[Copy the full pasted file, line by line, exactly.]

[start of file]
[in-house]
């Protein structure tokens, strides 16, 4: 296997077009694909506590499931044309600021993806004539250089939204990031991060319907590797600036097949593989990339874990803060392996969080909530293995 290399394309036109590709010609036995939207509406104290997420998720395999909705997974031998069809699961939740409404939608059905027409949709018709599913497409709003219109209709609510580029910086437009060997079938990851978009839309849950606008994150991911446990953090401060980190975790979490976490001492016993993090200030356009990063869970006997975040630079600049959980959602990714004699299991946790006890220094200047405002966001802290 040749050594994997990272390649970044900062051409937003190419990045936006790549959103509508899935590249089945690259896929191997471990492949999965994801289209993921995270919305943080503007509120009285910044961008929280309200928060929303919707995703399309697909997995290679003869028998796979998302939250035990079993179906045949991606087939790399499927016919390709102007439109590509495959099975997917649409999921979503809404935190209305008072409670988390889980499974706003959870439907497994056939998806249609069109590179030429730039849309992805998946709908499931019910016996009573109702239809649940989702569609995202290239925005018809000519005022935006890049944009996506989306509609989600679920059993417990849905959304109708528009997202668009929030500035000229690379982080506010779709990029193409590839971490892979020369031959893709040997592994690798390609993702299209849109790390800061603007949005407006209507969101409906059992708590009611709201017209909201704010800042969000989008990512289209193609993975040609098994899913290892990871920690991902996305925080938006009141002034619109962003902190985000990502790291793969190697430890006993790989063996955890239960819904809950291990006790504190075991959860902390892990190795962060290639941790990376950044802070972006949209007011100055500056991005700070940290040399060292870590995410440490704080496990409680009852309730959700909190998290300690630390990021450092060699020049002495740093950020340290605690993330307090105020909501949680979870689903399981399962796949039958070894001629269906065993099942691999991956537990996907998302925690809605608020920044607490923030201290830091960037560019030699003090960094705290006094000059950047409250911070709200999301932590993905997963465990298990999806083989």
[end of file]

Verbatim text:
[in-house]
């Protein structure tokens, strides 16, 4: 296997077009694909506590499931044309600021993806004539250089939204990031991060319907590797600036097949593989990339874990803060392996969080909530293995 290399394309036109590709010609036995939207509406104290997420998720395999909705997974031998069809699961939740409404939608059905027409949709018709599913497409709003219109209709609510580029910086437009060997079938990851978009839309849950606008994150991911446990953090401060980190975790979490976490001492016993993090200030356009990063869970006997975040630079600049959980959602990714004699299991946790006890220094200047405002966001802290 040749050594994997990272390649970044900062051409937003190419990045936006790549959103509508899935590249089945690259896929191997471990492949999965994801289209993921995270919305943080503007509120009285910044961008929280309200928060929303919707995703399309697909997995290679003869028998796979998302939250035990079993179906045949991606087939790399499927016919390709102007439109590509495959099975997917649409999921979503809404935190209305008072409670988390889980499974706003959870439907497994056939998806249609069109590179030429730039849309992805998946709908499931019910016996009573109702239809649940989702569609995202290239925005018809000519005022935006890049944009996506989306509609989600679920059993417990849905959304109708528009997202668009929030500035000229690379982080506010779709990029193409590839971490892979020369031959893709040997592994690798390609993702299209849109790390800061603007949005407006209507969101409906059992708590009611709201017209909201704010800042969000989008990512289209193609993975040609098994899913290892990871920690991902996305925080938006009141002034619109962003902190985000990502790291793969190697430890006993790989063996955890239960819904809950291990006790504190075991959860902390892990190795962060290639941790990376950044802070972006949209007011100055500056991005700070940290040399060292870590995410440490704080496990409680009852309730959700909190998290300690630390990021450092060699020049002495740093950020340290605690993330307090105020909501949680979870689903399981399962796949039958070894001629269906065993099942691999991956537990996907998302925690809605608020920044607490923030201290830091960037560019030699003090960094705290006094000059950047409250911070709200999301932590993905997963465990298990999806083989």